IBM's research found that independent workers are significantly more innovative than other employees and nearly as innovative as high-potential employees.
Fig. 2: Innovation among independent workers.
Source: WorkTrends 2013/2014; Note: All differences are statistically significant (p<.05).
Independent workers are nearly as collaborative as most employees
While more innovative than regular employees, independent workers do fall slightly behind high-potential employees when it comes to collaboration. However, this is still not an area where they lag immensely, falling below high-potential employees but reporting similar levels of collaboration as "other employees." As IBM points out, this lag in cooperation could be explained by the fact that, by their nature, independent workers may be less inclined to compromise (15% of independent workers reported having sole decision-making control as the best part of their work arrangement – not exactly a trend conducive to team efforts). Furthermore, when asked what the worst parts of their work arrangements were, only 4% cited working alone.
Building Trust, Pride and Camaraderie with Independent Workers
Independent workers are clearly valuable members of the workforce, yet can present a unique challenge for managers when it comes to building the trust, pride, and camaraderie critical to the experience of a great workplace. However, there are many ways to help independent workers have a top-notch experience of your company:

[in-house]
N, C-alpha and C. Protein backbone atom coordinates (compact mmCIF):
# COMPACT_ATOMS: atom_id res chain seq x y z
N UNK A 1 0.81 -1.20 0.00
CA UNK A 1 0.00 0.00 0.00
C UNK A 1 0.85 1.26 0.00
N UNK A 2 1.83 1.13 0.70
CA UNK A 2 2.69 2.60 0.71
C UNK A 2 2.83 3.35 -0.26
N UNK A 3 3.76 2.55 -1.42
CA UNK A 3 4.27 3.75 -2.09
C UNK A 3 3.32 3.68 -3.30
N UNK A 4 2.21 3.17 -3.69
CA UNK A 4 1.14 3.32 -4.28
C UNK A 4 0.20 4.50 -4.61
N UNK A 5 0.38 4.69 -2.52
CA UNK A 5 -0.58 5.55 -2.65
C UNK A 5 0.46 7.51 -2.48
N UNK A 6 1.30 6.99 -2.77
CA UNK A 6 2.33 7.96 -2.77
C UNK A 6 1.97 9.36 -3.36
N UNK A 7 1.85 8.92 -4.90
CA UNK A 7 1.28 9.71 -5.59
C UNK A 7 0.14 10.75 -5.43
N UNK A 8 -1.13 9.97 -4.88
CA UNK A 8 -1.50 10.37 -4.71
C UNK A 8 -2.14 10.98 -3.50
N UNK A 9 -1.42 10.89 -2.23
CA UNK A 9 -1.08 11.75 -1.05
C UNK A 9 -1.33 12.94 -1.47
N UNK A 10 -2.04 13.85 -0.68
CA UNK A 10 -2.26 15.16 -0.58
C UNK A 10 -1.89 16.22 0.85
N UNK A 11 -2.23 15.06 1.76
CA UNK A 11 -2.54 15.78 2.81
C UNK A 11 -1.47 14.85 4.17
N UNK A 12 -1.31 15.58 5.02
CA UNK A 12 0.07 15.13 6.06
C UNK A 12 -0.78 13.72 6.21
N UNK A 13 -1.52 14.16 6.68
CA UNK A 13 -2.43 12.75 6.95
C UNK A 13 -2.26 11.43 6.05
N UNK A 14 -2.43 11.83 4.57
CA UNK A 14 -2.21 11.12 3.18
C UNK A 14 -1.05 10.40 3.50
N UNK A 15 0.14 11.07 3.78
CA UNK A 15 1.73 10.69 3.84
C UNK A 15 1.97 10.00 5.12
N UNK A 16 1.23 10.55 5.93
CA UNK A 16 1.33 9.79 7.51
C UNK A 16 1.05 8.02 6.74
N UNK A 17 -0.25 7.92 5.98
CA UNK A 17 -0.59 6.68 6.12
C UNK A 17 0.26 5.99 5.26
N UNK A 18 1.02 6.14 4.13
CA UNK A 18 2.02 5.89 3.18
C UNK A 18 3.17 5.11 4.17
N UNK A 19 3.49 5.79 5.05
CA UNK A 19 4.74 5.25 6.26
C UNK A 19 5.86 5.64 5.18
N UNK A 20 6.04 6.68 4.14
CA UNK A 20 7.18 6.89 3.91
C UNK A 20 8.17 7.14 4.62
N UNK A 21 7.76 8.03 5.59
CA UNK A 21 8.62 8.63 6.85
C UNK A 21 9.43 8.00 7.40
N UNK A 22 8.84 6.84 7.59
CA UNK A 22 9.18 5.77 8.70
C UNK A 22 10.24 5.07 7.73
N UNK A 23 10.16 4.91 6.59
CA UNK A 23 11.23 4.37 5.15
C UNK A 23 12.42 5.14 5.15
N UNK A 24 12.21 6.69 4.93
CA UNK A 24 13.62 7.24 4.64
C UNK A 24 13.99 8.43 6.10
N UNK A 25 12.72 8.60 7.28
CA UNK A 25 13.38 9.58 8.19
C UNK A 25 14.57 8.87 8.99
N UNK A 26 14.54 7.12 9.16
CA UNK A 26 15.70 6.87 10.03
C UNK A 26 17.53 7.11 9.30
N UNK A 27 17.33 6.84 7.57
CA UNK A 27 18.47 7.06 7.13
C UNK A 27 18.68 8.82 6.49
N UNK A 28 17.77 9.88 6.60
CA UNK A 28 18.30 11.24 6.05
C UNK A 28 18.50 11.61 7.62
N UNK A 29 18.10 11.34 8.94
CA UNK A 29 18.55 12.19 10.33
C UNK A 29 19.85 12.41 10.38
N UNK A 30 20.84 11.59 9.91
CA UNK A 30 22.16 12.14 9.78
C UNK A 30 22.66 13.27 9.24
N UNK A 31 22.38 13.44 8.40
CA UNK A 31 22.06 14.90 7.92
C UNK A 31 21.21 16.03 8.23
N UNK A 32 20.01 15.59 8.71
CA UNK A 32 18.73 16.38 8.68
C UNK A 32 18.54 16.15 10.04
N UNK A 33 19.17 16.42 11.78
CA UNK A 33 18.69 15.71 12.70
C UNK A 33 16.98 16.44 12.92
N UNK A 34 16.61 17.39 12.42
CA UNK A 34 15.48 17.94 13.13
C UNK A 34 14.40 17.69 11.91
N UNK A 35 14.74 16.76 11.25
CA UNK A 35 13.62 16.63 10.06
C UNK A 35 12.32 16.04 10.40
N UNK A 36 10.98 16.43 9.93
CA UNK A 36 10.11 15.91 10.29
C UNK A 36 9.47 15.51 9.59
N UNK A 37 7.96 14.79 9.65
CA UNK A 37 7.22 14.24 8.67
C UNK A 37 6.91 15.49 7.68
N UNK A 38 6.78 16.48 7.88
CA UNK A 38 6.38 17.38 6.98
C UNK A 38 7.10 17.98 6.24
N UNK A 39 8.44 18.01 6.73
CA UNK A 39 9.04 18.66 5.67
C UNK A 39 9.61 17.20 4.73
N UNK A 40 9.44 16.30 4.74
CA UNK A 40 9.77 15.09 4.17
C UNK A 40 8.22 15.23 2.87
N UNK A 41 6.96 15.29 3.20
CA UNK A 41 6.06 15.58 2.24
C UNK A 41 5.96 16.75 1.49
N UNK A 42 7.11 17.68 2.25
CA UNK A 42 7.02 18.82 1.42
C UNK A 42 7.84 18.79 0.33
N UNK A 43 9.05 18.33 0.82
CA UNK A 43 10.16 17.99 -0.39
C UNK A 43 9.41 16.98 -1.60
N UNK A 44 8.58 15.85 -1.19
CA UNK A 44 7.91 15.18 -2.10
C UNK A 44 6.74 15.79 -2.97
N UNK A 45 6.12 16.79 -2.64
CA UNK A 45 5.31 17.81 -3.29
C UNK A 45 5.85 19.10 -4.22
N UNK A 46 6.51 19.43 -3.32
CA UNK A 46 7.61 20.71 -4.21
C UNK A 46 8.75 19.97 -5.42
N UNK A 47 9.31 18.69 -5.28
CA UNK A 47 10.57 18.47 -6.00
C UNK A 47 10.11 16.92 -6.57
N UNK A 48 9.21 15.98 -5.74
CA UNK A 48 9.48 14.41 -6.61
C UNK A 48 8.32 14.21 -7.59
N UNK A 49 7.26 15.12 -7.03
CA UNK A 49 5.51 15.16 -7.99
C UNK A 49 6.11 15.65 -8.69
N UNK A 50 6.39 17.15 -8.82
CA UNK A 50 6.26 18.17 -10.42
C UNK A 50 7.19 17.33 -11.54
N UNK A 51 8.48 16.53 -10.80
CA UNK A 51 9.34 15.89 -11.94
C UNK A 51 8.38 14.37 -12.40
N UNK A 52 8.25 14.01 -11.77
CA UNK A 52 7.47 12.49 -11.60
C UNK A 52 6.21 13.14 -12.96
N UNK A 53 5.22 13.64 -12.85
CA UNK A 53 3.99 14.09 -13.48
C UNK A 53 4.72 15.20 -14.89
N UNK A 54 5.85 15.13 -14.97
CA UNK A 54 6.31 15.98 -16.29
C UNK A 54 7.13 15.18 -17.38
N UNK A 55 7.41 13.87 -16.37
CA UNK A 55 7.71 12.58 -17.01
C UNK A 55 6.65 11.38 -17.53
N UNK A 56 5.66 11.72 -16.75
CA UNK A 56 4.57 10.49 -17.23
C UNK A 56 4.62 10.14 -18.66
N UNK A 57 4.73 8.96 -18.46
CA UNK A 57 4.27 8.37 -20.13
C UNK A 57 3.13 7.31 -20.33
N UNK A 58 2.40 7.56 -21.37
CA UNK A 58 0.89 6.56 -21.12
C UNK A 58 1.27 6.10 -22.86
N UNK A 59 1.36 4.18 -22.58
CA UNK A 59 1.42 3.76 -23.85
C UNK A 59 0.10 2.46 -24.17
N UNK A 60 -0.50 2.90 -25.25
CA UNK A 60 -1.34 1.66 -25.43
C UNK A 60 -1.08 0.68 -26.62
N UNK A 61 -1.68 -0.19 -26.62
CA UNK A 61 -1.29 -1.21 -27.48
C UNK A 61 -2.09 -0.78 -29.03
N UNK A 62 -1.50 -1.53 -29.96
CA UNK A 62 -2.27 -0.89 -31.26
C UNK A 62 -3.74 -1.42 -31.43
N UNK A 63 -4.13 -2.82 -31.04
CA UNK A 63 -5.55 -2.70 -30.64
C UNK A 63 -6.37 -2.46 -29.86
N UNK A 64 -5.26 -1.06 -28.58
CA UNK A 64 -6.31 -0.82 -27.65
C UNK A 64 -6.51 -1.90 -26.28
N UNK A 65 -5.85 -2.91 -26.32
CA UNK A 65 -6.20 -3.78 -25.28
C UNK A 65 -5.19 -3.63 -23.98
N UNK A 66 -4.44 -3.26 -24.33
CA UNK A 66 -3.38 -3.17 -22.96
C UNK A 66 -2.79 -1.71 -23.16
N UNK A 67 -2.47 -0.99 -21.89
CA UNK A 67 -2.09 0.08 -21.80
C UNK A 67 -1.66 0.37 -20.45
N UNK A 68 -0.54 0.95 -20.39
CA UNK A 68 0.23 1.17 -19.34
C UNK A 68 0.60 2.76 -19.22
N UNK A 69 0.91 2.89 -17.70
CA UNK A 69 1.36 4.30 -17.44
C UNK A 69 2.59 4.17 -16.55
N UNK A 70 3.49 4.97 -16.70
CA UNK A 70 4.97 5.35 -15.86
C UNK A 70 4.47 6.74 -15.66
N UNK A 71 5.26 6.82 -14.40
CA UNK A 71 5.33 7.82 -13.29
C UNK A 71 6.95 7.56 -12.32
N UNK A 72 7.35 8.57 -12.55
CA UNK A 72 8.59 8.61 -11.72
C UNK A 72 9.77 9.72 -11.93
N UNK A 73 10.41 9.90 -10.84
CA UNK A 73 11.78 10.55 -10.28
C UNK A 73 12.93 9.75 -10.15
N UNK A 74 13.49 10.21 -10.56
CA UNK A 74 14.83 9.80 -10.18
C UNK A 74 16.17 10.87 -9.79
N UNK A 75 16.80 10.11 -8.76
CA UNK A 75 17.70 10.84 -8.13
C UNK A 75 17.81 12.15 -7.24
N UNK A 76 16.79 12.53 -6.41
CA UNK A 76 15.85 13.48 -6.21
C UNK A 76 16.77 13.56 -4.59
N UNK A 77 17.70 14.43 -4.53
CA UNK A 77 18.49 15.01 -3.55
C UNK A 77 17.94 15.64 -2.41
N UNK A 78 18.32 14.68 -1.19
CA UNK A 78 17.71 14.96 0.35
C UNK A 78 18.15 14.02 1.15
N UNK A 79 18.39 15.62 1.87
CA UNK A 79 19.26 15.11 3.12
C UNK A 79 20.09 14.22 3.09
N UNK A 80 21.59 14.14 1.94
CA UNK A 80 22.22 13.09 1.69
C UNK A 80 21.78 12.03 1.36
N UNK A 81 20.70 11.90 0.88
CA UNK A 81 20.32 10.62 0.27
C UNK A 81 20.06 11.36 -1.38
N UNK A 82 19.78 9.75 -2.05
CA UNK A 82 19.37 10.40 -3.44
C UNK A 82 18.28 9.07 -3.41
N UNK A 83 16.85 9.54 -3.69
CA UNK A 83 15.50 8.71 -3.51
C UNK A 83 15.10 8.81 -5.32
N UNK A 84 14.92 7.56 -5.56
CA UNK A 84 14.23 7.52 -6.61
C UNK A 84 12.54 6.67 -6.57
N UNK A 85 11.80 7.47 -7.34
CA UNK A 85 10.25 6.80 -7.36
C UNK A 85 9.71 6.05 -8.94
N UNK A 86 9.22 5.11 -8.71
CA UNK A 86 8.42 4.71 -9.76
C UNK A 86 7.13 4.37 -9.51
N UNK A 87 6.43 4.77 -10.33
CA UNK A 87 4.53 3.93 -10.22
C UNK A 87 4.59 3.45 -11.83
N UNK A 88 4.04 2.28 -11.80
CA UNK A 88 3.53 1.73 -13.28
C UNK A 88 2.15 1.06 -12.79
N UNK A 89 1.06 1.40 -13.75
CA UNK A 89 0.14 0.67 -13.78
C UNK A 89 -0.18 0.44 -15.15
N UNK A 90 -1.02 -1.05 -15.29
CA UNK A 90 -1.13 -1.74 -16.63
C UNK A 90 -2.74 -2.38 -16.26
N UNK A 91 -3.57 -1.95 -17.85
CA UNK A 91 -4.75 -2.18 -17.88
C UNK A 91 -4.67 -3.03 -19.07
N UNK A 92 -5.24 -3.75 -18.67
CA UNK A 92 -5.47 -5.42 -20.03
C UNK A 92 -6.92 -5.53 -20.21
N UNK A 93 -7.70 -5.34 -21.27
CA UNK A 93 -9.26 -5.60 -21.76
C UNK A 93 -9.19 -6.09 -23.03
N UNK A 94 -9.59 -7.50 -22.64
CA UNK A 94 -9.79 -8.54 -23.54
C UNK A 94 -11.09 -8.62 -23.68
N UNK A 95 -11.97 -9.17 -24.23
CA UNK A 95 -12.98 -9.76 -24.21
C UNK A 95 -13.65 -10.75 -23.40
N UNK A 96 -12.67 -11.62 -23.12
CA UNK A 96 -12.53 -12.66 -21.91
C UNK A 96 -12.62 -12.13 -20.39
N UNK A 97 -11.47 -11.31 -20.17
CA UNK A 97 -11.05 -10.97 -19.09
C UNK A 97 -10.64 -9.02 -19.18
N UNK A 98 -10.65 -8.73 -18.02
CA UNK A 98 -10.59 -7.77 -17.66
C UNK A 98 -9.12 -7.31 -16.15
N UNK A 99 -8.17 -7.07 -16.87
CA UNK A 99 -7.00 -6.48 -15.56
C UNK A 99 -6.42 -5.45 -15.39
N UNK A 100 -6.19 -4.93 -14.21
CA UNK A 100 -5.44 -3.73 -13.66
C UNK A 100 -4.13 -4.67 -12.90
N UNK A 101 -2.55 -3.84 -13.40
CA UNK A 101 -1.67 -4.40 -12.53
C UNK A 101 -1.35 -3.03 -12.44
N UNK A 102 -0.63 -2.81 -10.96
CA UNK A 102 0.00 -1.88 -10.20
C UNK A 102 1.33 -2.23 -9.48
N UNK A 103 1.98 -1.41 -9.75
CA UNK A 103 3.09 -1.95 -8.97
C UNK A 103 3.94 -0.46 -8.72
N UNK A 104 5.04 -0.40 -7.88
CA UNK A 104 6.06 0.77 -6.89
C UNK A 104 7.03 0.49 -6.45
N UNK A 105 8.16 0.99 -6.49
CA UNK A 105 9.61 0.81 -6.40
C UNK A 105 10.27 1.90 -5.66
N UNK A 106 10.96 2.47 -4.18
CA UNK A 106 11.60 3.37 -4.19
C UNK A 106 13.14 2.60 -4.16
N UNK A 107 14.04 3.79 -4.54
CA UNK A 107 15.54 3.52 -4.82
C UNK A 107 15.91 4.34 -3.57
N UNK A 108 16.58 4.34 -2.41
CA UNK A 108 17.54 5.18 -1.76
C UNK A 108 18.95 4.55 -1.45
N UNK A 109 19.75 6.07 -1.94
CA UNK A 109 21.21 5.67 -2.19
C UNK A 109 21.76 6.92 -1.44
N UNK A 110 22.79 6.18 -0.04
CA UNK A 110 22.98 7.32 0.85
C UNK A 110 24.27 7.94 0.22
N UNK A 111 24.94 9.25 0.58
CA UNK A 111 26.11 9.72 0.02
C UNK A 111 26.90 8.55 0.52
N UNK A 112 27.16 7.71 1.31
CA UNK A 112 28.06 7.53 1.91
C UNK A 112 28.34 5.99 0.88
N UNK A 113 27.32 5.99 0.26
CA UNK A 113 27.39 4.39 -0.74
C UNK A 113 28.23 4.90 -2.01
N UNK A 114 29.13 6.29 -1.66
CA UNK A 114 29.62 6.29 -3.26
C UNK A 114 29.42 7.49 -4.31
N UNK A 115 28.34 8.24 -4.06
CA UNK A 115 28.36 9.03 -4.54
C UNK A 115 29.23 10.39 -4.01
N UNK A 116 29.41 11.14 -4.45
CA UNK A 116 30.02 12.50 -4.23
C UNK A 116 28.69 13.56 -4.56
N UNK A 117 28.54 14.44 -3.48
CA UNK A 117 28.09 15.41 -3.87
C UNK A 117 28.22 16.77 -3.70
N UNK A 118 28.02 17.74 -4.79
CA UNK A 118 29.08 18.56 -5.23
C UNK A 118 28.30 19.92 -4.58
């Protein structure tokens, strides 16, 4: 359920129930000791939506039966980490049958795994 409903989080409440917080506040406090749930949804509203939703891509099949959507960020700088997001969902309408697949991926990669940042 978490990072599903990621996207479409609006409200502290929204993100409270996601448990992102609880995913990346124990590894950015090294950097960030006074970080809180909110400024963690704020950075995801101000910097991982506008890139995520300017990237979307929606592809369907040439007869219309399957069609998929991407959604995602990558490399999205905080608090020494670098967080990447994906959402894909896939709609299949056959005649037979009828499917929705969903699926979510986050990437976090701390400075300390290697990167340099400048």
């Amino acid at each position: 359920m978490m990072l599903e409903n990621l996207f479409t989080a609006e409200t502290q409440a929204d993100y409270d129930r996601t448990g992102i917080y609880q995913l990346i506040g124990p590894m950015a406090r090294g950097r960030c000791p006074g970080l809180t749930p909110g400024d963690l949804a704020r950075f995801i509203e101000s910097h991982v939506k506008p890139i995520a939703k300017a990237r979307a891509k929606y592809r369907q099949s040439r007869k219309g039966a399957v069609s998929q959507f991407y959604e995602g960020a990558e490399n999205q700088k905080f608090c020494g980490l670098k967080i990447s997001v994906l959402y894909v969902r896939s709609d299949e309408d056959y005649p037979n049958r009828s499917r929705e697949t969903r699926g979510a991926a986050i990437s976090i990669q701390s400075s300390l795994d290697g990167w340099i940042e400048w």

- Build a sense of inspiration by sharing the mission and vision of your organization with independent employees, so they understand how their efforts help drive a greater purpose.
- Convey how their contributions are making a difference to the team or company.
- When possible, include them in fun or celebratory events so they can build more meaningful relationships with the people they work with at your company.
- Don't be afraid to recognize the great work of your independent workers in company communications.
- Solicit their feedback in team post-mortems for projects they were involved in.
- Keep independent workers in the loop with timely communications and updates on projects they are involved in – don't leave them in the dark.
- Set an example by treating them with the same level of respect as full-time employees, and speaking about them respectfully in front of full-time workers.
On the reverse side, there is a powerful lesson to be learned from independent employees that can be applied to their full-time counterparts. Great Place to Work® findings over many years corroborate the point above, which is that autonomy is a key factor of engagement. In fact, among the 100 Best Companies to Work For, a whopping 87% of employees on average report "Management trusts people to do a good job without looking over their shoulders." While full-time employees will never have the same level of autonomy as their independent counterparts, managers should be aware that trusting employees to do their jobs without undue oversight is a fundamental ingredient in building a great workplace.
The decision to become an independent worker versus a full-time employee is one that many people grapple with. By being aware of the points above, managers can attend to the needs of both types of employees, helping to create a great workplace for all.